All about cats

What a microchip for cats

Before we get to that, first let me tell you something about the microchip controversy.

The Pet Industry Joint Advisory Council (PIJAC) has issued a statement on the use of microchips in pets. (To read the PIJAC position on microchips, click here.) The council’s position is that microchips are the best form of identification for pets. The American Veterinary Medical Association (AVMA) has also stated that microchips are the best way to identify pets.

I have no problem with that. I’m even willing to accept the claim that microchips are better than tattooing or ear-tagging. My problem is that PIJAC, the AVMA and other organizations are not saying that microchips are 100% effective. They are saying that microchips are a reliable form of identification for your pet.

The reason for the current controversy surrounding microchips is that some pet owners have been led to believe that these devices are 100% reliable. They are not. If a pet is lost, microchip readers cannot read a microchip. If a pet is stolen, the reader cannot read the chip.

PIJAC, the AVMA, and several other organizations have disclosed that microchips are not 100% reliable. They are saying that microchips are reliable, but not entirely accurate. Because of the possibility of the inaccuracy of microchips, it is important to be aware of the possible ramifications of using the microchip.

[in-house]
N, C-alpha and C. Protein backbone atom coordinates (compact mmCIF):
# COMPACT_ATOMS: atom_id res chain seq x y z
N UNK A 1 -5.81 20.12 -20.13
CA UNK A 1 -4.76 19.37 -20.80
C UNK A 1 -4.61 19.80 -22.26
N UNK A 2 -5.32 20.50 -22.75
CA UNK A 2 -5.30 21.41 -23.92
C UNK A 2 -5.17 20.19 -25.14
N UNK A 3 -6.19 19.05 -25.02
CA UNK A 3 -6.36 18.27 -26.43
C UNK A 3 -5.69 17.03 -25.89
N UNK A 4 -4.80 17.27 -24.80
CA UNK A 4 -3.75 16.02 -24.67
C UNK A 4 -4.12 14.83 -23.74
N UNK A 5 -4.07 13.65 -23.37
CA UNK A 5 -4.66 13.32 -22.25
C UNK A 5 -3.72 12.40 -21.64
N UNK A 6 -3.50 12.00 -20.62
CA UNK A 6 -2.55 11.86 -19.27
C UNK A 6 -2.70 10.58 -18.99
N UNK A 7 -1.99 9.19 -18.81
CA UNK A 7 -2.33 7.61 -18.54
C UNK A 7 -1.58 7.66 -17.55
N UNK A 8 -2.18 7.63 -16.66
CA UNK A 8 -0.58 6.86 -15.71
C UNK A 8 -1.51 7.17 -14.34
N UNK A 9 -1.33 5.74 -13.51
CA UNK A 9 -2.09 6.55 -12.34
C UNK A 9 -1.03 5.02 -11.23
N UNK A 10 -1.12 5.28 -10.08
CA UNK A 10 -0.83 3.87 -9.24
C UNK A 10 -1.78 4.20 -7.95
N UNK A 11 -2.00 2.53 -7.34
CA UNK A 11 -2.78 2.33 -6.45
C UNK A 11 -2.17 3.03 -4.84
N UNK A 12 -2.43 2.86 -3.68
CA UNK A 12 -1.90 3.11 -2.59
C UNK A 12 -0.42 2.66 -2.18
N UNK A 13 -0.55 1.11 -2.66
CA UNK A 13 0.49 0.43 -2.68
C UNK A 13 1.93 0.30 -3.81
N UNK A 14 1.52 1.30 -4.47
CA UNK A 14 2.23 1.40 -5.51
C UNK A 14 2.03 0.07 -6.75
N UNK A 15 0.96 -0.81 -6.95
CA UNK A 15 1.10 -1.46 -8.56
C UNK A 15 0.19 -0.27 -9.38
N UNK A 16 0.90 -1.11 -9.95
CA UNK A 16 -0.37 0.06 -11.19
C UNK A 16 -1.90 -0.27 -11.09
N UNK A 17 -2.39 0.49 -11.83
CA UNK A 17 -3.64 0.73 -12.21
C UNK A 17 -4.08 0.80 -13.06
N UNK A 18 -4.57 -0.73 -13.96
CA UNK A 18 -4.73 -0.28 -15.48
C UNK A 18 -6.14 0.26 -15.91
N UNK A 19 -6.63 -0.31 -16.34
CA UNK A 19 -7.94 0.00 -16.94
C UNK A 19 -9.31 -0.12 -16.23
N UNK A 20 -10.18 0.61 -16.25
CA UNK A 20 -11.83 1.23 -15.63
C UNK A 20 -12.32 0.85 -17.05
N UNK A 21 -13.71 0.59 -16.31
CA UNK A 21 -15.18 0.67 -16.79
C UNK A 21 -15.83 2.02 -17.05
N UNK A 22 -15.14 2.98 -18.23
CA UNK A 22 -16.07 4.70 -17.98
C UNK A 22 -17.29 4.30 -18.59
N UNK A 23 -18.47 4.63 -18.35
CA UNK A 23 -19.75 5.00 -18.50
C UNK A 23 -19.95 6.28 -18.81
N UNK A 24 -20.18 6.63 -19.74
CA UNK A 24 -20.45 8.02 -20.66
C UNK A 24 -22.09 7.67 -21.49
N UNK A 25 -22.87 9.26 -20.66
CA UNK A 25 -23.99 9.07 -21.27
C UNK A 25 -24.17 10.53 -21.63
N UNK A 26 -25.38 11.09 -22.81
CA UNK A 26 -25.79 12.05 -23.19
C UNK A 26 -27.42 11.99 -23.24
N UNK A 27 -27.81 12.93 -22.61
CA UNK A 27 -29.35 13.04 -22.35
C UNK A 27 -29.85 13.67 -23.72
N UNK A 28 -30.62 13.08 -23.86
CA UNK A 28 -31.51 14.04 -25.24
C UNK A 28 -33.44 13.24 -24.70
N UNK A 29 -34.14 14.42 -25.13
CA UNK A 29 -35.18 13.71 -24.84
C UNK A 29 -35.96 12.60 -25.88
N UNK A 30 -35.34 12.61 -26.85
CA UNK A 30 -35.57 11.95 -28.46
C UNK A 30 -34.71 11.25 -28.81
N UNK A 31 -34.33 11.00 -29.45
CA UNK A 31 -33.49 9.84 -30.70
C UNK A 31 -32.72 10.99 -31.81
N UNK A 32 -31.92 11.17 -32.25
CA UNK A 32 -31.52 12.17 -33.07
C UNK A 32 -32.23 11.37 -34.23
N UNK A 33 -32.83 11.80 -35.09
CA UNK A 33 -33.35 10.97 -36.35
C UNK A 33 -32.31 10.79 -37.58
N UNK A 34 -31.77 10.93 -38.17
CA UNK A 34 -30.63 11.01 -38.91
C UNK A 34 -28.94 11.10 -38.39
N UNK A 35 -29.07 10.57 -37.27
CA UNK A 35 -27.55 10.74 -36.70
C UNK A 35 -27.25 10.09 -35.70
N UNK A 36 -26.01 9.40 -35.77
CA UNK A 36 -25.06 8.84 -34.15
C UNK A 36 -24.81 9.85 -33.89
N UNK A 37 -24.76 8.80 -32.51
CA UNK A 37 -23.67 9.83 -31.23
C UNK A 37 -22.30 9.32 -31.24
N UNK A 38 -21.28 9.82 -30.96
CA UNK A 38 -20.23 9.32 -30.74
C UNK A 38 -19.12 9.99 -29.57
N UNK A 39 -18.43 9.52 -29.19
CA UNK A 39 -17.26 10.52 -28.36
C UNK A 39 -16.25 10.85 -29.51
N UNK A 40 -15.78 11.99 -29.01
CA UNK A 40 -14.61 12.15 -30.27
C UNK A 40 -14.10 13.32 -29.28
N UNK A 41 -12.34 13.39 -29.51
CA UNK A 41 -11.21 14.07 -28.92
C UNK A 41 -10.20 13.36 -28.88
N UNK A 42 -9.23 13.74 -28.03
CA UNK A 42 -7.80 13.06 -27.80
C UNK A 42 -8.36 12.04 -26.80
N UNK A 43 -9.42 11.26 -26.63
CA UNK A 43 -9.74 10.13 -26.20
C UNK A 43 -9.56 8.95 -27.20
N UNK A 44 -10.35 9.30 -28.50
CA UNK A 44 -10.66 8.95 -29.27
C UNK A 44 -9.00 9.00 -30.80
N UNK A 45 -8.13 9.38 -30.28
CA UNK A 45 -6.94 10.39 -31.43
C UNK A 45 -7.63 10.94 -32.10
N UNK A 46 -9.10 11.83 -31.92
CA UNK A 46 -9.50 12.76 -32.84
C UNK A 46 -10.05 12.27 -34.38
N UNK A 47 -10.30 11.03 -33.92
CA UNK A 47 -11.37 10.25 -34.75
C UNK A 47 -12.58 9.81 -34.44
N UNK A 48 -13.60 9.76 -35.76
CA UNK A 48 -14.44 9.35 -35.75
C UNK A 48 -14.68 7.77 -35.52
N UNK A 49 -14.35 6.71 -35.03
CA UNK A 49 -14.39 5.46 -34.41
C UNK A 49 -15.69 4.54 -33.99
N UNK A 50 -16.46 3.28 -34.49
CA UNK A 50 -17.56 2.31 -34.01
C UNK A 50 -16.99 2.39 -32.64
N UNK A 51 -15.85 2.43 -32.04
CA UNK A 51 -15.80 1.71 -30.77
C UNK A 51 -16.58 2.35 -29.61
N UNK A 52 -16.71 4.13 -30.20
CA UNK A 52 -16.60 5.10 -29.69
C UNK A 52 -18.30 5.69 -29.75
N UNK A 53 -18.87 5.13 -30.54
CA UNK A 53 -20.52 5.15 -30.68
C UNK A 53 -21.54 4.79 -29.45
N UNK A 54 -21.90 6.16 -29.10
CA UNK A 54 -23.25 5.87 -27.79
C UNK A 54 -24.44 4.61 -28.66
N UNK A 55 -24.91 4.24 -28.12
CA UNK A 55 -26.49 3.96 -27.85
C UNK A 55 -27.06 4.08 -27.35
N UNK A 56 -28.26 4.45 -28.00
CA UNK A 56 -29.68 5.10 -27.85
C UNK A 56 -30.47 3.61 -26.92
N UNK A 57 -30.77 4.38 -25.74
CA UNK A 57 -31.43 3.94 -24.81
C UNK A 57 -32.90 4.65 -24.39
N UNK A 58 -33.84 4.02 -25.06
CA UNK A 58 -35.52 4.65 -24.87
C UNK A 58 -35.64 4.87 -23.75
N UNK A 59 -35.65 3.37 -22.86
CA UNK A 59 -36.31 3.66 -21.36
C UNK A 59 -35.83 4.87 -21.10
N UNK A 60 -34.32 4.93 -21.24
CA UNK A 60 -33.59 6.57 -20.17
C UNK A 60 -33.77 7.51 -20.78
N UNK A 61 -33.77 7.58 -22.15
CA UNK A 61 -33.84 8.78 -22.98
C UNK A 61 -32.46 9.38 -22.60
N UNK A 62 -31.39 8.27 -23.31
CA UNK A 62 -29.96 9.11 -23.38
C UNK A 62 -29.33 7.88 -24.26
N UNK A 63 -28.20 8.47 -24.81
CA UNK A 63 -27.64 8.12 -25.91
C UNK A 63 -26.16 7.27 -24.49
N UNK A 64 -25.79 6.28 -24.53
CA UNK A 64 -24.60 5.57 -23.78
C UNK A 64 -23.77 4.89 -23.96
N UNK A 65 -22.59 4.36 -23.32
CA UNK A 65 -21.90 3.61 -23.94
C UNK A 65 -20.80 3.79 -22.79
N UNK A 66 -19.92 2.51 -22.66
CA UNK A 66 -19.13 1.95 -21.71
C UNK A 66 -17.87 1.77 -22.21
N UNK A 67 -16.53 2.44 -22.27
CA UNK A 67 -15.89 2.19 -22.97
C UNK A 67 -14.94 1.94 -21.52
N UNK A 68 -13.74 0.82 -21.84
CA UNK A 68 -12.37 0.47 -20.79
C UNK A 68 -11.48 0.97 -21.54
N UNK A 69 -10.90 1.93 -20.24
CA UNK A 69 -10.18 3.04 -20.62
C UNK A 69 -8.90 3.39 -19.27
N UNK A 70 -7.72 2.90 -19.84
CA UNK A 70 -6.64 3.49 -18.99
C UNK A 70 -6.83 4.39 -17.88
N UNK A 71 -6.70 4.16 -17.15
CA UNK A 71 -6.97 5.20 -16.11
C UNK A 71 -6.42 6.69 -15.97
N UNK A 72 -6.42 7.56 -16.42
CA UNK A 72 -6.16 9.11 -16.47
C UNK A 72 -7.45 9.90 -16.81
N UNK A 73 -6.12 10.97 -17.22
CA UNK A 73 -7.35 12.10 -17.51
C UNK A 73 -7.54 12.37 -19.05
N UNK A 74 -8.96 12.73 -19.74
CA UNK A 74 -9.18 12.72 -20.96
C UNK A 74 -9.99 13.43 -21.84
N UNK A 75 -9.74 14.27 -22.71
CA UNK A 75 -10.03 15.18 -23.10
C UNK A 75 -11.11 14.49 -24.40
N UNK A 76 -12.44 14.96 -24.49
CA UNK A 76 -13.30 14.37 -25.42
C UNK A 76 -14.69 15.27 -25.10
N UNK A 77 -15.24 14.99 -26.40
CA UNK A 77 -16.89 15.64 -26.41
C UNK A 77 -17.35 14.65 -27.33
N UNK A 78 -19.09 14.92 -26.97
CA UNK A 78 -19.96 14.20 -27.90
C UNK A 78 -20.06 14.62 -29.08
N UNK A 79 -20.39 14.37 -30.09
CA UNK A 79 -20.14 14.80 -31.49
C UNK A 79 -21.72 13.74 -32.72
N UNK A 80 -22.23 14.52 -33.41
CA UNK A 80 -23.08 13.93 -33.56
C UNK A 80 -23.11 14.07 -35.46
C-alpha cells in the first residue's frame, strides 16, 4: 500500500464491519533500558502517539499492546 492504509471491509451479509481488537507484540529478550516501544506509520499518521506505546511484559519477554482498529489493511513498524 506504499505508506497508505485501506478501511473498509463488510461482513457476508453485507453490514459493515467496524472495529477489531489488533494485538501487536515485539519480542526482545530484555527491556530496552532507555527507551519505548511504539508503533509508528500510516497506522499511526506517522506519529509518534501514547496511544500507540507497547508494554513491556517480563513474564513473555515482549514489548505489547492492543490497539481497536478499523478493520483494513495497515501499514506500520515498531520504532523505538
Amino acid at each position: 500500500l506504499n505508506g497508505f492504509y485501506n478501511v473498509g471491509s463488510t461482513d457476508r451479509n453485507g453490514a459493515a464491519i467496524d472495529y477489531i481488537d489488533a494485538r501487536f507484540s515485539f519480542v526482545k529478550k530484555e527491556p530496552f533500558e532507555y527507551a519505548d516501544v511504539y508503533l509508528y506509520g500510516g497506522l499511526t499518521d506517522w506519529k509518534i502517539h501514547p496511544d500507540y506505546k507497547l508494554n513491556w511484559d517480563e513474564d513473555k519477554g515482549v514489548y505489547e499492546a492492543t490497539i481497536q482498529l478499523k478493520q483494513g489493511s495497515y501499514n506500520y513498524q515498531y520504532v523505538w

As a breeder of purebred dogs, I have a special interest in the use of microchips. I breed dogs that are not registered, and I have always been concerned about the security of my dogs. In the past, I have chosen to use tattooing as my primary form of identification. Tattooing is no more difficult to remove than a microchip, and it is more secure.

But now, I have come to realize that microchips are a very good alternative. My dogs are all microchipped, and I’ve never had a problem. I’ve been very pleased with the ease of the process, and I’ve been totally happy with the results.

So, I’m very happy to support the use of microchips in pets. I’m not saying they are 100% reliable, but they are certainly better than nothing.

Back to the cats. The problem is that many people are getting the impression that microchips are 100% reliable. The FDA is asking pet owners to think before they get a microchip. The FDA is advising that you talk to your veterinarian to make sure that your vet knows how to read, remove, and replace the microchip. The FDA is also asking that you talk to your vet before getting a microchip.

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To Microchip or Not to Microchip. Now that you know the potential side effects of microchipping your cat, it’s essential to understand the benefits as well. Microchips allow animal professionals to track down an owner when they are lost. The microchip contains the registration number and phone number of the brand or company. With a scanner, these chips display the information so a vet clinic or animal shelter can find out what company manufactured the chip. Each company has a registry showing the last known address and phone number associated with the chip. Read more

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